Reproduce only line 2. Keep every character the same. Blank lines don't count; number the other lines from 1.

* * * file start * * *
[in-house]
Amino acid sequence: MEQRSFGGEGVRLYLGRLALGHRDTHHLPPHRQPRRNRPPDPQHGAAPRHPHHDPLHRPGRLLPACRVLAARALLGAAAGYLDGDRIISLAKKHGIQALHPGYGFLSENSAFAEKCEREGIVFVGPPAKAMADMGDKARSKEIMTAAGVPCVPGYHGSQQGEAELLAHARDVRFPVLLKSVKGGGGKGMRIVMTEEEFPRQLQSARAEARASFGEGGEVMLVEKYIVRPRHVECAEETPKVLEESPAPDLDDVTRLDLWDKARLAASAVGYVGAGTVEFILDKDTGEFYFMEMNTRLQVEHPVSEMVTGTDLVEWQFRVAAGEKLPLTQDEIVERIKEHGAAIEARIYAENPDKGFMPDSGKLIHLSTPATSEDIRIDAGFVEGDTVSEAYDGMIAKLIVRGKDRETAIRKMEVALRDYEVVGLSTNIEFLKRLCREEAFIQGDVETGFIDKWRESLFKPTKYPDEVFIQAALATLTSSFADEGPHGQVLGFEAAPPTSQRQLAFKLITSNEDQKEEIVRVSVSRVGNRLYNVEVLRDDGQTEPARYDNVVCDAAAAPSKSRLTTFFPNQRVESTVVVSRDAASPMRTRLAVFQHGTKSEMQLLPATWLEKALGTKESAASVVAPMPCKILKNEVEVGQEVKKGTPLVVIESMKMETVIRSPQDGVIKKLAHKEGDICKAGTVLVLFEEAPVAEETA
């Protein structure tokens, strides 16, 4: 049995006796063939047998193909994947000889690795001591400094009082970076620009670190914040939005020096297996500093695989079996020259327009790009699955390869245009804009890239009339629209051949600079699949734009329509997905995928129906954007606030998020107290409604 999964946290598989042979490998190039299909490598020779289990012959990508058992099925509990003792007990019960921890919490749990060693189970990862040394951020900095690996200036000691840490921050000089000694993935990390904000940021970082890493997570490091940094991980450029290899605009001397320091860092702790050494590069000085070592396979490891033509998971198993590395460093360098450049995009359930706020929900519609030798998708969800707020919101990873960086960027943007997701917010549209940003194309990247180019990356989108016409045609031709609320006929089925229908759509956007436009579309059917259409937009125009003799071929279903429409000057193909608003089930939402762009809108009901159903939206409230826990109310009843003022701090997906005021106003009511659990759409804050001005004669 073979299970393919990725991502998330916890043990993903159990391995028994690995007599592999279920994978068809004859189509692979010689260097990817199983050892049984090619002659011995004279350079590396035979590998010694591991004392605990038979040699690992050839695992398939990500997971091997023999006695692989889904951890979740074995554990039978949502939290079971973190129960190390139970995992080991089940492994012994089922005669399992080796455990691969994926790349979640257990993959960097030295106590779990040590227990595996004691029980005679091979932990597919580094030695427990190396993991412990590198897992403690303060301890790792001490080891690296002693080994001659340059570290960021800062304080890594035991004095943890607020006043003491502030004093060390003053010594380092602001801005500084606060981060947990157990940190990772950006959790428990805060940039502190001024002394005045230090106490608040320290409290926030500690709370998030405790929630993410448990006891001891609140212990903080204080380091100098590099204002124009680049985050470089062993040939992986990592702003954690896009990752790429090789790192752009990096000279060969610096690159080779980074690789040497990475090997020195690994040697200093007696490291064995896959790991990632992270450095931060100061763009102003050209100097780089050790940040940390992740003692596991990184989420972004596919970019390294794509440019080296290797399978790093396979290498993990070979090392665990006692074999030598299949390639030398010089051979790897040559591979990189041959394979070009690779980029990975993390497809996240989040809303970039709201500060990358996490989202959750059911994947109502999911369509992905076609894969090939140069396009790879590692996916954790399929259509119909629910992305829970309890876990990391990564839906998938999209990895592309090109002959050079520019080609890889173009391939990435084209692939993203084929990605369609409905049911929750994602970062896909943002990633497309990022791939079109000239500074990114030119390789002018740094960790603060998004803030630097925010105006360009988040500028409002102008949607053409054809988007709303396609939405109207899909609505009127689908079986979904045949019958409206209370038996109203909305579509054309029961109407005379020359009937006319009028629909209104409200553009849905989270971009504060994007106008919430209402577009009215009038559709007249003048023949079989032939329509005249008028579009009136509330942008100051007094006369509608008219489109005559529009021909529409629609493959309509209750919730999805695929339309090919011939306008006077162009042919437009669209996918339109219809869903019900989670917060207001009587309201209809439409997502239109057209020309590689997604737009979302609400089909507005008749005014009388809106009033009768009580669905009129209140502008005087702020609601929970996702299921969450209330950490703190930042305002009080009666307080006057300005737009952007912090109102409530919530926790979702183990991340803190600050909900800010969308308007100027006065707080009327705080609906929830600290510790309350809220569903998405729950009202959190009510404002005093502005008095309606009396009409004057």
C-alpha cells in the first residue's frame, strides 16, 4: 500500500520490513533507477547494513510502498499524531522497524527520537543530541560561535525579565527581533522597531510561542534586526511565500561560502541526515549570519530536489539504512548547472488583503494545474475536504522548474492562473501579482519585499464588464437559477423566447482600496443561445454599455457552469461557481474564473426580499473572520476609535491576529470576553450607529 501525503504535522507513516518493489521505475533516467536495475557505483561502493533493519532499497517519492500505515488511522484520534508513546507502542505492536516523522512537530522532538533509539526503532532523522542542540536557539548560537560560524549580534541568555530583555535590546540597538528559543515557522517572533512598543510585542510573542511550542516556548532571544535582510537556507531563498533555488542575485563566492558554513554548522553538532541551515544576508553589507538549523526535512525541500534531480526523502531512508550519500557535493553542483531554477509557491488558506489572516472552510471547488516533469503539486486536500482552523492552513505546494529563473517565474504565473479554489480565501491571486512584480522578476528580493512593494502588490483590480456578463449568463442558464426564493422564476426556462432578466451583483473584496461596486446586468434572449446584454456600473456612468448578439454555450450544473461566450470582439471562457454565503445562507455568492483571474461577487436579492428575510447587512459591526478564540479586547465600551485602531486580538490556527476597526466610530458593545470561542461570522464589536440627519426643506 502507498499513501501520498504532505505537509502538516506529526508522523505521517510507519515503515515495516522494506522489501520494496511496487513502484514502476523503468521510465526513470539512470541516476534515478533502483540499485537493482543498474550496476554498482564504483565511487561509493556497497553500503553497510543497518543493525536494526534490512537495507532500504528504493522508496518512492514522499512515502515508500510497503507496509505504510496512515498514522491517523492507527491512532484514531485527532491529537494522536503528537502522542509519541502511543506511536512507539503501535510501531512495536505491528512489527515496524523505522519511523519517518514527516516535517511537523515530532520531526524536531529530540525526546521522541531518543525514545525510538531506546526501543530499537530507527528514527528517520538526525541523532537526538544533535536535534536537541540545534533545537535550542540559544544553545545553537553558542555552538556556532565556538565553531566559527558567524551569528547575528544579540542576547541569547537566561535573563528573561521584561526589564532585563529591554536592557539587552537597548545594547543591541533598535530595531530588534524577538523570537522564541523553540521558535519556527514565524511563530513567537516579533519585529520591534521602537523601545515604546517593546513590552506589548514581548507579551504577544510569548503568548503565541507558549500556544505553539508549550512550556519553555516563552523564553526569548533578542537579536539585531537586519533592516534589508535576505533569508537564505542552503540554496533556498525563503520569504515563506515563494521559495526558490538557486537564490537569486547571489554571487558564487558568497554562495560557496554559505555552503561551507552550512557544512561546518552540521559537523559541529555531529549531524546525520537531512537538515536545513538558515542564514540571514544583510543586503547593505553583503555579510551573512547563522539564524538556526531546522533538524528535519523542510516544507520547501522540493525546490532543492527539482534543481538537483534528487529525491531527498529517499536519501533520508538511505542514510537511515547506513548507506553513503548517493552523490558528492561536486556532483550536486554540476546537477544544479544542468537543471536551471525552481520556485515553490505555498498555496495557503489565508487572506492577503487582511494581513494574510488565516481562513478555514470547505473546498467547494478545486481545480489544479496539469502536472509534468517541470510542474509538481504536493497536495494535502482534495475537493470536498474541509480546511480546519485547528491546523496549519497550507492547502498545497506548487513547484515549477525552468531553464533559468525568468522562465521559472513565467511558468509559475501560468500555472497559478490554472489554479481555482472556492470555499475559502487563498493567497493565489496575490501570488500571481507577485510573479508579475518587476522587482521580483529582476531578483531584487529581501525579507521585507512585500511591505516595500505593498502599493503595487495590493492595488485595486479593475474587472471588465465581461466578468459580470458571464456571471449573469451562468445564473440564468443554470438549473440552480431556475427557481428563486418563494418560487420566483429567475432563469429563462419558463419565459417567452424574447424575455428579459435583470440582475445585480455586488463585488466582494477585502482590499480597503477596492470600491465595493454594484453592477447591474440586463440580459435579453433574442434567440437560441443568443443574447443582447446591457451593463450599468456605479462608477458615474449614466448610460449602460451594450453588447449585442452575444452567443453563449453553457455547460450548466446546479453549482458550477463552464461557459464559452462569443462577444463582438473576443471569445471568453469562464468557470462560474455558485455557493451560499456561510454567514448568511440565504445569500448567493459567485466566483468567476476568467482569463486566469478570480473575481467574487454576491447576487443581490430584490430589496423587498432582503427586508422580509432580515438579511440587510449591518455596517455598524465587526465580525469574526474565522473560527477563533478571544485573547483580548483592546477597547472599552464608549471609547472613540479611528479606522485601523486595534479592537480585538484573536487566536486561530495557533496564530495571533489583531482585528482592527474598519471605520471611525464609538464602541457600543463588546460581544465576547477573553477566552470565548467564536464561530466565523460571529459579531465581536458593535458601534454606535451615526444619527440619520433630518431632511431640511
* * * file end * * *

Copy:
Amino acid sequence: MEQRSFGGEGVRLYLGRLALGHRDTHHLPPHRQPRRNRPPDPQHGAAPRHPHHDPLHRPGRLLPACRVLAARALLGAAAGYLDGDRIISLAKKHGIQALHPGYGFLSENSAFAEKCEREGIVFVGPPAKAMADMGDKARSKEIMTAAGVPCVPGYHGSQQGEAELLAHARDVRFPVLLKSVKGGGGKGMRIVMTEEEFPRQLQSARAEARASFGEGGEVMLVEKYIVRPRHVECAEETPKVLEESPAPDLDDVTRLDLWDKARLAASAVGYVGAGTVEFILDKDTGEFYFMEMNTRLQVEHPVSEMVTGTDLVEWQFRVAAGEKLPLTQDEIVERIKEHGAAIEARIYAENPDKGFMPDSGKLIHLSTPATSEDIRIDAGFVEGDTVSEAYDGMIAKLIVRGKDRETAIRKMEVALRDYEVVGLSTNIEFLKRLCREEAFIQGDVETGFIDKWRESLFKPTKYPDEVFIQAALATLTSSFADEGPHGQVLGFEAAPPTSQRQLAFKLITSNEDQKEEIVRVSVSRVGNRLYNVEVLRDDGQTEPARYDNVVCDAAAAPSKSRLTTFFPNQRVESTVVVSRDAASPMRTRLAVFQHGTKSEMQLLPATWLEKALGTKESAASVVAPMPCKILKNEVEVGQEVKKGTPLVVIESMKMETVIRSPQDGVIKKLAHKEGDICKAGTVLVLFEEAPVAEETA